Overall Health Service Utilization

Descriptive analyses of ED visits indicated that 1,155 subjects, or 52% of all subjects including both the treatment and the comparison group, made 3,747 total ED visits during the study period. Among them, 24% visited the ED once, 11% visited twice, 14% visited between three and seven times, 3% visited eight or more times. About 33% of the subjects (n = 726) had an inpatient hospital admission. Sixteen percent were admitted once; 11% were admitted two or three times; and 6% were admitted four or more times. Eighty percent of the subjects (n = 1,773) had at least one outpatient visit to a PCP. Thirty-five percent visited a PCP one to five times; 27% visited a PCP six to 10 times; and 17% visited 11 times or more.

Causes for Hospital-Based Service Utilization

Table 3 summarizes the selected primary health conditions associated with utilization of hospital services. The most frequent condition associated with an ED visit was injuries (18.9%), followed by mental/behavioral health conditions (14.0%), and epilepsy (9.6%). One in every eight ED visits, or 12.5%, was associated with ambulatory care sensitive conditions (ACSCs). One-third, or 34.1%, were nonemergent ED visits. For the inpatient hospital admission, the most frequent conditions were mental/behavioral health conditions (37.9%), which included schizophrenia and other psychotic disorders (21.6%) and mood disorders (12.0%). Similar to ED visits, 11.3% of hospitalizations were associated with ACSCs.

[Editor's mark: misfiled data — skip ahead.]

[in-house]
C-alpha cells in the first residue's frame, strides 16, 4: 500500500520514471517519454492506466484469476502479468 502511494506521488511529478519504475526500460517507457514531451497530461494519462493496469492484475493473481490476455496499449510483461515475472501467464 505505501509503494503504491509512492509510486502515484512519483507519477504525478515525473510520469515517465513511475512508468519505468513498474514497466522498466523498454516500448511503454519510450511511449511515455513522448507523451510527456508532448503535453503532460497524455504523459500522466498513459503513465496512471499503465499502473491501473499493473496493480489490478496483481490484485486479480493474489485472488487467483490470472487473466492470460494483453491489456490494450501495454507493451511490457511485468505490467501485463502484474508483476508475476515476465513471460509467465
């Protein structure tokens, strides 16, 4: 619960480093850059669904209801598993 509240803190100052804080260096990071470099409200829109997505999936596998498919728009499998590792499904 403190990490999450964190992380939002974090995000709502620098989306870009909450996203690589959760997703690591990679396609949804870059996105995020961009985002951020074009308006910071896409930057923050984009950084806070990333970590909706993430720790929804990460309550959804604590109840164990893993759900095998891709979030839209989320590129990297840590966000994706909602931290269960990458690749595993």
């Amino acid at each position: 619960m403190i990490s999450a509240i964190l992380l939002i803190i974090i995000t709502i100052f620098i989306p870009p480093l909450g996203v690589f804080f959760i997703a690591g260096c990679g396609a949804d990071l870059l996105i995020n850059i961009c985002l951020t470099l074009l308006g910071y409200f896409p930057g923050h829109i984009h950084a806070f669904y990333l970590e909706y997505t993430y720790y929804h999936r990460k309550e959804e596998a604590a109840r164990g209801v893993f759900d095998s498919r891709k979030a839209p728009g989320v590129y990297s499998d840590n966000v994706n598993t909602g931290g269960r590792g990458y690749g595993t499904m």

Table 3

Selected Primary Health Conditions Associated With the Hospital Service Utilization by Adults With Intellectual and Developmental Disabilities